Mirek has written a PHP script to run on his server ( which reads the original WWV file every 5 minutes and creates a new version using the old format. This file can be accessed at . When I first tried it, the server was very slow to respond and I was afraid that it might not be able to handle the hundreds of daily requests made by the tens of thousands of copies of VOAProp that are out there. But this was apparently only a temporary problem. I have tried the file again today and it loads quickly. Mirek says he is happy to allow public usage.

A page explaining what Mirek has done (and disclaiming responsibility for any error) is here.

What you need to do is:
  • In VOAProp, click the Solar Data button to open the window that displays the WWV file.
  • In the Data URL field, enter the address of the replacement file which is .
I am grateful to Mirek for providing this solution and hope that other VOAProp users will be too. To those who emailed and did not receive a reply (or received a rather tetchy one) instead of checking the Troubleshooting help page that I updated to point to this post, sorry, but this issue has put me on the receiving end of an unwanted email pile-up.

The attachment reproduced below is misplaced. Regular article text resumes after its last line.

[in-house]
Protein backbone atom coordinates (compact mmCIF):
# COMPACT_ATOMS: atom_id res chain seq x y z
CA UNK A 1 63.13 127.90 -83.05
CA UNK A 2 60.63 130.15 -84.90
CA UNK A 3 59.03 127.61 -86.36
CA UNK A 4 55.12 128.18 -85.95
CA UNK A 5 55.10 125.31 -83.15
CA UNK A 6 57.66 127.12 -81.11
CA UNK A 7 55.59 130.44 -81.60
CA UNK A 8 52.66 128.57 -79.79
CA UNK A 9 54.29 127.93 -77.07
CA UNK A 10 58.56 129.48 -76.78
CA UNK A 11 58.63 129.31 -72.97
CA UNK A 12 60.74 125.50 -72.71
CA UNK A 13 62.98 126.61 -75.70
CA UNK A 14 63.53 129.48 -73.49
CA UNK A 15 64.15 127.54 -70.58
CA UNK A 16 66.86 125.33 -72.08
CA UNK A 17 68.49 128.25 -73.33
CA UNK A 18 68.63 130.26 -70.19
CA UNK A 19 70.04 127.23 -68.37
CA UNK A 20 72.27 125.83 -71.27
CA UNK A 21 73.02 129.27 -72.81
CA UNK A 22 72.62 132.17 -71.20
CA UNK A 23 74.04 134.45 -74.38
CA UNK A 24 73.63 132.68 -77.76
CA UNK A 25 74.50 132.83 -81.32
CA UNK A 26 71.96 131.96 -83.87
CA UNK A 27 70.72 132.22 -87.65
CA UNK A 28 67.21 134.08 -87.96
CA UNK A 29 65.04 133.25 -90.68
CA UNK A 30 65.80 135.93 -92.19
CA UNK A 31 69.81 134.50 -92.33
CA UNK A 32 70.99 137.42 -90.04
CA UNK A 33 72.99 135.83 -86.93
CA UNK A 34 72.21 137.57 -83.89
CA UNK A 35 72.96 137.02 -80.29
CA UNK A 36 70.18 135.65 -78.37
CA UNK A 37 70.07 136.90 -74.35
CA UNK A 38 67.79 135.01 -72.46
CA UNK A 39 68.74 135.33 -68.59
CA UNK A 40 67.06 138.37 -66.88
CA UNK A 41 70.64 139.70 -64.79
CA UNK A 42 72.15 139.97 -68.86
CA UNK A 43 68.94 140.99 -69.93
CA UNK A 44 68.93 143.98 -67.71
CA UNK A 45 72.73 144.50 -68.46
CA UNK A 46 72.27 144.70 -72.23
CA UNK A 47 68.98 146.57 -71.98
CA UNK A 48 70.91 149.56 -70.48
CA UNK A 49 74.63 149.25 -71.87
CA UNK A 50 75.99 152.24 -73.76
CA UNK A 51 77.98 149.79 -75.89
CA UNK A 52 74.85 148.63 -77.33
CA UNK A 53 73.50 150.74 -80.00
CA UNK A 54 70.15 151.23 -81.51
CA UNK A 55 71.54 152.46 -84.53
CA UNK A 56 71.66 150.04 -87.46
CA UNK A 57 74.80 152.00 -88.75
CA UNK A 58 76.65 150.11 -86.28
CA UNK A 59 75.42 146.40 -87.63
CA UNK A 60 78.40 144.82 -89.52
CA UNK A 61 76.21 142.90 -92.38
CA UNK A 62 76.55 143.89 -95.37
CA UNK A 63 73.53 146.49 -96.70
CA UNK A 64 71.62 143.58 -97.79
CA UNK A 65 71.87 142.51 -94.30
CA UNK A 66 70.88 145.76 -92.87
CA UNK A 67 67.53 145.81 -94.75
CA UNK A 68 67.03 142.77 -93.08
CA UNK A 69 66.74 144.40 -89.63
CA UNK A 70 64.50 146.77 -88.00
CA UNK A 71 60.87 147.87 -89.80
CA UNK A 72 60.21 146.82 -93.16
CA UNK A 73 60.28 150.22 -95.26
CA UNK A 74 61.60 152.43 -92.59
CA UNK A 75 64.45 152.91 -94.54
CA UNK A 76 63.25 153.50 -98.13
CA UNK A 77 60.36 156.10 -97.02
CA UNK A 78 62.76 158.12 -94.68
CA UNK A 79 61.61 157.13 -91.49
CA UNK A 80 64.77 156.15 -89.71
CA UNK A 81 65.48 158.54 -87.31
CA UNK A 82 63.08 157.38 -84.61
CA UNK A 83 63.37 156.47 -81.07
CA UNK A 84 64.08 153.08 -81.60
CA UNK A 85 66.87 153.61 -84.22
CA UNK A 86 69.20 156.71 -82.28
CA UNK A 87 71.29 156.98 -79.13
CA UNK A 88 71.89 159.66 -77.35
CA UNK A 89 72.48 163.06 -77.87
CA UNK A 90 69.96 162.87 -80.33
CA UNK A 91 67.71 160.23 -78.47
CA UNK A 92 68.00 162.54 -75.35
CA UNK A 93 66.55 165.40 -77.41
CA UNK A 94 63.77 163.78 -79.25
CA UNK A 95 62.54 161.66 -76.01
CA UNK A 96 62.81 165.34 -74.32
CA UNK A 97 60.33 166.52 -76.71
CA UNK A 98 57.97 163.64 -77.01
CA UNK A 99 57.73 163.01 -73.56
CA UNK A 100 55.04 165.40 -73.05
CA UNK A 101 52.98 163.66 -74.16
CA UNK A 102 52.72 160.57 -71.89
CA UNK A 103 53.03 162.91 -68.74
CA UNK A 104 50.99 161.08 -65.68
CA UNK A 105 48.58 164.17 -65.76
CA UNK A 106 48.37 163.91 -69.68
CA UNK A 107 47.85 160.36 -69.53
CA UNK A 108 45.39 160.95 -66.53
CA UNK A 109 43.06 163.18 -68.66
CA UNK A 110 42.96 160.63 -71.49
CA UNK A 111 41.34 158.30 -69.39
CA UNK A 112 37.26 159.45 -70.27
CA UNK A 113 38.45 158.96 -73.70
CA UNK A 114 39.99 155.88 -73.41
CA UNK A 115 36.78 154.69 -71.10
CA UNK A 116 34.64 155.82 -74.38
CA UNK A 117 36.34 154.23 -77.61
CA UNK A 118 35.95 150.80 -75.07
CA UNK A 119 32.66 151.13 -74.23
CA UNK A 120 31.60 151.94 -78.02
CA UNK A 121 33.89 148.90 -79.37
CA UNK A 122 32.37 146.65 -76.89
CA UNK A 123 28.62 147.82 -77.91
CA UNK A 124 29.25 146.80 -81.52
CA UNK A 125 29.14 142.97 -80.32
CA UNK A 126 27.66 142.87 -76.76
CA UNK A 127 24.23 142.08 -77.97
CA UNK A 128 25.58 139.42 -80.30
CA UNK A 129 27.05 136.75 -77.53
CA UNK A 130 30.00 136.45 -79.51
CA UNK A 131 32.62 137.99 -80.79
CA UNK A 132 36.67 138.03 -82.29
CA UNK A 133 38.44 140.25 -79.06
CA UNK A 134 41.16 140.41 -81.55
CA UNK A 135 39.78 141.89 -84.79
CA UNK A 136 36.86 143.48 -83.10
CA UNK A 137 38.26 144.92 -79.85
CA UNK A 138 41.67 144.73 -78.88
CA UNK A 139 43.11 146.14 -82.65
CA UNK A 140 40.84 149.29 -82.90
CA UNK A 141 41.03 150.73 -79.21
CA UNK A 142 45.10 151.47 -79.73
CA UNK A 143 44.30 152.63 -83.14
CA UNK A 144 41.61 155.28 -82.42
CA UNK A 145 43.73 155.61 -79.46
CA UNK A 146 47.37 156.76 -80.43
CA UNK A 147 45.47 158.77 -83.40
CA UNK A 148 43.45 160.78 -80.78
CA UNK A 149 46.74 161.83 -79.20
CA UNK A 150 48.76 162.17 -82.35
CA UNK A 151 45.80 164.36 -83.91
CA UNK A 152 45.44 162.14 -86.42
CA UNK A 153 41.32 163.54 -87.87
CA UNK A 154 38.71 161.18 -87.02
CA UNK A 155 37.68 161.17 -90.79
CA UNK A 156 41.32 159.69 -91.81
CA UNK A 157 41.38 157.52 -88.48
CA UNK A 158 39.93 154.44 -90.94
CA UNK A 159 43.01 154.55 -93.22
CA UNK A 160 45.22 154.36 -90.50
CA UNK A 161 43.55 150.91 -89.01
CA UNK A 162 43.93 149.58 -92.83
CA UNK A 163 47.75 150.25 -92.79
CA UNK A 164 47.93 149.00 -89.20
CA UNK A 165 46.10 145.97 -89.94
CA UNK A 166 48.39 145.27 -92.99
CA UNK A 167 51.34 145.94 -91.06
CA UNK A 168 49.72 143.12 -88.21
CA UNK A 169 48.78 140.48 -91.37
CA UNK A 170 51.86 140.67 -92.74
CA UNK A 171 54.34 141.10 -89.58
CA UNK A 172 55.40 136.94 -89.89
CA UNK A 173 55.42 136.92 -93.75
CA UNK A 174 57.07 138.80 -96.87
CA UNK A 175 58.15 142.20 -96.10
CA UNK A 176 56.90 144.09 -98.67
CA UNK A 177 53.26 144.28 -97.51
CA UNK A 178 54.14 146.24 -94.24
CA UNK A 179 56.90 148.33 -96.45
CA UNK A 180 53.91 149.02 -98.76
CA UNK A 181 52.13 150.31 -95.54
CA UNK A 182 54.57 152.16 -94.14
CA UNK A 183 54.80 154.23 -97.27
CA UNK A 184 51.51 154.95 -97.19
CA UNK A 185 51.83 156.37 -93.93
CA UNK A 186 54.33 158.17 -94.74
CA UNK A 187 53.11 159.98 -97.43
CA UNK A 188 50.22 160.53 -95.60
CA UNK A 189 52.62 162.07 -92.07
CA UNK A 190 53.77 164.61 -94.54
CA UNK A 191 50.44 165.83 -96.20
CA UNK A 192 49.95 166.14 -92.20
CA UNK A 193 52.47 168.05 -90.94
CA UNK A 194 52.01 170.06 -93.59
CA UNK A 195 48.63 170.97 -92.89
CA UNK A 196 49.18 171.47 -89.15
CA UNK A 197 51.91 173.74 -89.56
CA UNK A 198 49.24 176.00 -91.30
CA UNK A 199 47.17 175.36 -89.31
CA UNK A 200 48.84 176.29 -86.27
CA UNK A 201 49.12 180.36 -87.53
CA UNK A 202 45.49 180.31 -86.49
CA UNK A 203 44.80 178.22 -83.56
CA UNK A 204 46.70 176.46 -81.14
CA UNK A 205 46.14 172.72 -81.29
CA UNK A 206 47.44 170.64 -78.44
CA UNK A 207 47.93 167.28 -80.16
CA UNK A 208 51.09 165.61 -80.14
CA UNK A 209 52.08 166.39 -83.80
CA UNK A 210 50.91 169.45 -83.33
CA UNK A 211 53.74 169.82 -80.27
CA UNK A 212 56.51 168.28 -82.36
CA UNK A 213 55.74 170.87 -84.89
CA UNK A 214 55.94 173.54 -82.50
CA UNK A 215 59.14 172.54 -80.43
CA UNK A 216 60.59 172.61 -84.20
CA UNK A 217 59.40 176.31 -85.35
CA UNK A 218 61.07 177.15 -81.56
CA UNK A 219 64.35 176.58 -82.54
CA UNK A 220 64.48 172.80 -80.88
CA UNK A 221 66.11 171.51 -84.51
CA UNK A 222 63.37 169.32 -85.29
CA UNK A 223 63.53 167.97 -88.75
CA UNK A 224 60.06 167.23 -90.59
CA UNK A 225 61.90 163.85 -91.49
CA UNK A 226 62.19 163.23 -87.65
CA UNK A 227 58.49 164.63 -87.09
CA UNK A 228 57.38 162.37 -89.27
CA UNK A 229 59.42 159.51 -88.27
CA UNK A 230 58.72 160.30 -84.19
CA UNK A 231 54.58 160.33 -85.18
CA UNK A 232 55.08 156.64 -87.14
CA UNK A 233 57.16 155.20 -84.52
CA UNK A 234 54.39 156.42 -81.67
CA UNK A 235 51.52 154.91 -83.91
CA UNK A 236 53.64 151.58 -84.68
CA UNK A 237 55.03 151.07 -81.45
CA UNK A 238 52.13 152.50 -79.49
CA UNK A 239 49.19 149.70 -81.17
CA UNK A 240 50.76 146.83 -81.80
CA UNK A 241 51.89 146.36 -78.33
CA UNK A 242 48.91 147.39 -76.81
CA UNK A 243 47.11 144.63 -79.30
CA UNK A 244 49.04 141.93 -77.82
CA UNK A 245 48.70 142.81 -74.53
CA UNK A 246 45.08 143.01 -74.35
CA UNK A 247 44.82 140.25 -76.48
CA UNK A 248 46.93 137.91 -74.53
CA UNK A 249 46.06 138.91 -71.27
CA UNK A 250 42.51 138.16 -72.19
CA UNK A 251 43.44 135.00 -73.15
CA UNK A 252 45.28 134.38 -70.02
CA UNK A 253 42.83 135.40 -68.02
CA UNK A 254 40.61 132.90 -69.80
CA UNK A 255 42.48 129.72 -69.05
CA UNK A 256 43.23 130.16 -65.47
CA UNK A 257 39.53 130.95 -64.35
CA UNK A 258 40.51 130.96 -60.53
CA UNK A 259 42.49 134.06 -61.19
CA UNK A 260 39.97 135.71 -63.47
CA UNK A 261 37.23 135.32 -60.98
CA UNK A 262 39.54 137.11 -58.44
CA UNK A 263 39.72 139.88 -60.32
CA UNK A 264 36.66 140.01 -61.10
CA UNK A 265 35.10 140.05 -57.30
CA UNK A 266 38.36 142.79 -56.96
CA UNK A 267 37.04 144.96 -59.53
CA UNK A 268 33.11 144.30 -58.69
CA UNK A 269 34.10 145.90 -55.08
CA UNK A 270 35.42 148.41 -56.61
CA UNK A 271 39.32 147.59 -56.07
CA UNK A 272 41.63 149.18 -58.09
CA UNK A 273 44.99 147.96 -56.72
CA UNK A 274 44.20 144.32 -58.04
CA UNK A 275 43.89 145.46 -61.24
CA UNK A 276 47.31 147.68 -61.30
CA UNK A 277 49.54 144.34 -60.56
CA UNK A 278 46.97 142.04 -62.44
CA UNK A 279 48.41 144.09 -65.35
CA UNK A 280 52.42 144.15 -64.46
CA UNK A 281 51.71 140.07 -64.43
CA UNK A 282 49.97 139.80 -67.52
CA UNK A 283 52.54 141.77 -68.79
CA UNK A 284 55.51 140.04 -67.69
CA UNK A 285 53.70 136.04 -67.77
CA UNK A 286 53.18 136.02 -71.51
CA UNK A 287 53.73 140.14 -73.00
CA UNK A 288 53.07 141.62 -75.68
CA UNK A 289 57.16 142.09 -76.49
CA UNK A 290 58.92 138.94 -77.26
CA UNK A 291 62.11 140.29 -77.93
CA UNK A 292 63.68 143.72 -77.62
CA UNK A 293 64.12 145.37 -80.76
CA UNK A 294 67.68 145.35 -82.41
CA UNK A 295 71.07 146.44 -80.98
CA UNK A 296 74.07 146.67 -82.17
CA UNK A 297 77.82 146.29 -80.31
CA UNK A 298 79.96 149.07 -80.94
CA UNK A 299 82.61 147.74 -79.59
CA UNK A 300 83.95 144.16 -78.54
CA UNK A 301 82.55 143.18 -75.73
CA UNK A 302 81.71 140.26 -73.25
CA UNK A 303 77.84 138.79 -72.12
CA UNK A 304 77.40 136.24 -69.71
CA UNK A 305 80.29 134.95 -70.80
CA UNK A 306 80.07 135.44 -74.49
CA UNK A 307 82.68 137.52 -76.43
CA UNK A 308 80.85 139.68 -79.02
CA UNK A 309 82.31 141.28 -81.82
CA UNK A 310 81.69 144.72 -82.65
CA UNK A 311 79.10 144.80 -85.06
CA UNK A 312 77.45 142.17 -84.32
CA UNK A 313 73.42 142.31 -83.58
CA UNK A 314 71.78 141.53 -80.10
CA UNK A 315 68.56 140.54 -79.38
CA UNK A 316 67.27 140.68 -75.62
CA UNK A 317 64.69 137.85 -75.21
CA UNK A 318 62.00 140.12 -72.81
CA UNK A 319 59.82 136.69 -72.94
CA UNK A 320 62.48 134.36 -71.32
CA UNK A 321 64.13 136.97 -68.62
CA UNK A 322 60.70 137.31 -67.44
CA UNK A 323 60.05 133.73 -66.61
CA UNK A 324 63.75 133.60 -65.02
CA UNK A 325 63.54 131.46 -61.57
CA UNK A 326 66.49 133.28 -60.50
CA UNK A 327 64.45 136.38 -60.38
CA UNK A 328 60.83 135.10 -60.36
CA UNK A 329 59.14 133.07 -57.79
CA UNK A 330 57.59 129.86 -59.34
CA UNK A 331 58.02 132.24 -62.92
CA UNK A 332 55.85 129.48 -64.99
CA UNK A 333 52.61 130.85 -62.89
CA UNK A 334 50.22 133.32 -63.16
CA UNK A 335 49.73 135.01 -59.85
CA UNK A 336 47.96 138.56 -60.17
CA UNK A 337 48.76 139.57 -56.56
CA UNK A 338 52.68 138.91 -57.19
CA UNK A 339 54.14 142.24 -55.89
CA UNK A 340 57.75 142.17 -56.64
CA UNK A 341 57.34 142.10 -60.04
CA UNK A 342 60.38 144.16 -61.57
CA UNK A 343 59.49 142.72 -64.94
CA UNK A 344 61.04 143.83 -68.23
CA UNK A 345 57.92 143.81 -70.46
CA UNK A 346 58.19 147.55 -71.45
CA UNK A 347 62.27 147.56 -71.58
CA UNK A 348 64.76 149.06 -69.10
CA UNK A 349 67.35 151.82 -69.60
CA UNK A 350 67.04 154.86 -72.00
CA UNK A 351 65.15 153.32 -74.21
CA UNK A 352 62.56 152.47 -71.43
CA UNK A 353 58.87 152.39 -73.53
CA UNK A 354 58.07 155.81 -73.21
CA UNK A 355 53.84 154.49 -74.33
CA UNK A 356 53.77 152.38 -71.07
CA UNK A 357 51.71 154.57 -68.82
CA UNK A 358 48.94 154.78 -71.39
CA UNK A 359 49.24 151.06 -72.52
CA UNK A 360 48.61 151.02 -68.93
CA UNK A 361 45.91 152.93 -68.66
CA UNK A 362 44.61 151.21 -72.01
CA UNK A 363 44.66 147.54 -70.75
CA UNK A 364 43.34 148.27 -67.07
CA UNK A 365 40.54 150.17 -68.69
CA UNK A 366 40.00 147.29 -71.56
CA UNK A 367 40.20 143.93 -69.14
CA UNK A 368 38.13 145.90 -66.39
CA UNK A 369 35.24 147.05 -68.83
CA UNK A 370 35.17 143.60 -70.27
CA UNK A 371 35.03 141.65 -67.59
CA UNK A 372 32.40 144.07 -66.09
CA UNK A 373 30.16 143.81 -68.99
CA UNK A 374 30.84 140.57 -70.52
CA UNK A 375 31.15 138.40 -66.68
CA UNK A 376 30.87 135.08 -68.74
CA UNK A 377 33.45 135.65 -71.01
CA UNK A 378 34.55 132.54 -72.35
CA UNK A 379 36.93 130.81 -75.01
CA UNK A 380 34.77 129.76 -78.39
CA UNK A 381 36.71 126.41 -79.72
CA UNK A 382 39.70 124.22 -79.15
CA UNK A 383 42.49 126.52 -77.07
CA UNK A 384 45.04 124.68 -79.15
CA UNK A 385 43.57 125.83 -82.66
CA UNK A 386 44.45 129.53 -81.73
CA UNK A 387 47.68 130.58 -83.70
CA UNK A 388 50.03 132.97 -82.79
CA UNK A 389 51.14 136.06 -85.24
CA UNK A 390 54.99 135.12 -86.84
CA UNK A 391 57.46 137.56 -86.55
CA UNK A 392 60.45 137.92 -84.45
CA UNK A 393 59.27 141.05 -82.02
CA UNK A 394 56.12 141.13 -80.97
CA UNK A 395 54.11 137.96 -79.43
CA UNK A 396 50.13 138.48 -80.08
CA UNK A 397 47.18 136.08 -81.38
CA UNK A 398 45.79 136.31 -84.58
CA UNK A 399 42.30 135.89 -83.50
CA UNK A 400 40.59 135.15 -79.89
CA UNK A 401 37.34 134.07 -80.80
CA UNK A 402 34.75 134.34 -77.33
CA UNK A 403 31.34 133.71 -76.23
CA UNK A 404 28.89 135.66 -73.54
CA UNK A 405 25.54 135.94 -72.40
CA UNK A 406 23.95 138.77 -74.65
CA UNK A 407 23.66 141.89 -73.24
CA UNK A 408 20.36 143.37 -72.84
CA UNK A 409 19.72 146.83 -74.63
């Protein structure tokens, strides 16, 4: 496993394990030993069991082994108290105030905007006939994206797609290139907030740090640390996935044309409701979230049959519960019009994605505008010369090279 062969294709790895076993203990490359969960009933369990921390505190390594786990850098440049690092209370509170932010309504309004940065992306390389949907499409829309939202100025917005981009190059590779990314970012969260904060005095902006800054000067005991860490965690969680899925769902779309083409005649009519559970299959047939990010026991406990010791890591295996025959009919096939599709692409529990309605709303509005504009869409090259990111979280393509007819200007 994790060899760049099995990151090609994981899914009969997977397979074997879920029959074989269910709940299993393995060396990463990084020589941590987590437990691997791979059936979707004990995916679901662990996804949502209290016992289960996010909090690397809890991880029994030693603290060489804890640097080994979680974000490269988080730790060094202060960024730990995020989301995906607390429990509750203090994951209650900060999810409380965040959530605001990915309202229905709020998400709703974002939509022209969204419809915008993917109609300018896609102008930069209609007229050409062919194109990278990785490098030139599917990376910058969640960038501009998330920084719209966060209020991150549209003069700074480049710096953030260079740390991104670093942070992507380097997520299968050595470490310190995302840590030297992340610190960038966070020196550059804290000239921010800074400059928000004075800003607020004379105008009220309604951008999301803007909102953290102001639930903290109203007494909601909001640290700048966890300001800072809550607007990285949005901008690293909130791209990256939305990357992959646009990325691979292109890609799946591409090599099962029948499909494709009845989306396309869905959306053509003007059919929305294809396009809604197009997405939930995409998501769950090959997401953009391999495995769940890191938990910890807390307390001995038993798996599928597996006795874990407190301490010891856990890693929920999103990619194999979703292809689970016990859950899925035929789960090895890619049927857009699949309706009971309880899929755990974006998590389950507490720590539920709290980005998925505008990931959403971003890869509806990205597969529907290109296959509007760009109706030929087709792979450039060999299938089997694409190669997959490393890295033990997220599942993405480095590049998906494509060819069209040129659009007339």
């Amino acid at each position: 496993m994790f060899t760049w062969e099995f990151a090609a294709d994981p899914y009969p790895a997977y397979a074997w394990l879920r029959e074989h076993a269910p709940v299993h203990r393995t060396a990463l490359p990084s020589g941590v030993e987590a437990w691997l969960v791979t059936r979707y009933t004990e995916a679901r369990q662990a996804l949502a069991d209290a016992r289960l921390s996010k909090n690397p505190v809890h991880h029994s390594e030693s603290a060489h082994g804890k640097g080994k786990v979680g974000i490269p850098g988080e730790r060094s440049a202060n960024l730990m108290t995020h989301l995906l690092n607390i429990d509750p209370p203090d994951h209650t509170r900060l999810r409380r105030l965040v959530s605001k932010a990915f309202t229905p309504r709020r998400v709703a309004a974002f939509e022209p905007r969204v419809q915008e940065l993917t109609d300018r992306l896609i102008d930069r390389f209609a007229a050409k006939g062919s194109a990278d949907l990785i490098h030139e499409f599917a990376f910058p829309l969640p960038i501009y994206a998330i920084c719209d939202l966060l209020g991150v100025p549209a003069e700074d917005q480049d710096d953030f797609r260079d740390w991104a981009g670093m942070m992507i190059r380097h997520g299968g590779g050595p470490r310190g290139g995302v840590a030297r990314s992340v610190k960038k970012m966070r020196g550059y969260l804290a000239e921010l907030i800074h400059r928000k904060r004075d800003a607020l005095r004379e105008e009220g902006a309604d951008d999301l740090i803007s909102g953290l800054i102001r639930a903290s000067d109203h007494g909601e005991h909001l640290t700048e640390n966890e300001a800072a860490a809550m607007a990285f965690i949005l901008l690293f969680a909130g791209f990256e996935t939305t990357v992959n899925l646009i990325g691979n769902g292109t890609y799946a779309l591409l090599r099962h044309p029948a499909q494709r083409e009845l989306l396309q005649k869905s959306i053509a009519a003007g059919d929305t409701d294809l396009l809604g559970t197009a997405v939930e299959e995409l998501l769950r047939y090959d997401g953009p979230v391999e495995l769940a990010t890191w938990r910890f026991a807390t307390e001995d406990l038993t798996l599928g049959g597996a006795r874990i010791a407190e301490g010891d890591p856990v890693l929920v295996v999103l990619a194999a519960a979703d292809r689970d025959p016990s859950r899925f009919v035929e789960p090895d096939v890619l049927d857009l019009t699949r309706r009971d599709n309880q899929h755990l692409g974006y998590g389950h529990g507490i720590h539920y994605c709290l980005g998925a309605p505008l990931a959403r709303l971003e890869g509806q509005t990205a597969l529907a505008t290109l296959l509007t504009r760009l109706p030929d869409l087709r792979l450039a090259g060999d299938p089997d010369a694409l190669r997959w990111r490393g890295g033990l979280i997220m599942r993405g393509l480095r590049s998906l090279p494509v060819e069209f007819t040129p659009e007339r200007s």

Wednesday, December 14, 2011

SDR Radio

An early Christmas present to myself is this SDR-4 HF receiver from Cross Country Wireless. Actually, it wasn't intended to be a Christmas present. I decided to get one a couple of months ago when I first found out about it.

I think the SDR-4 is the lowest cost ready built HF bands software defined radio on the market (£150 or about $250 US). Unless you know different, of course. However it seems that a lot of other people thought so too, as there is a waiting list - people are ordering them faster than the designer Chris G4HYG can make them!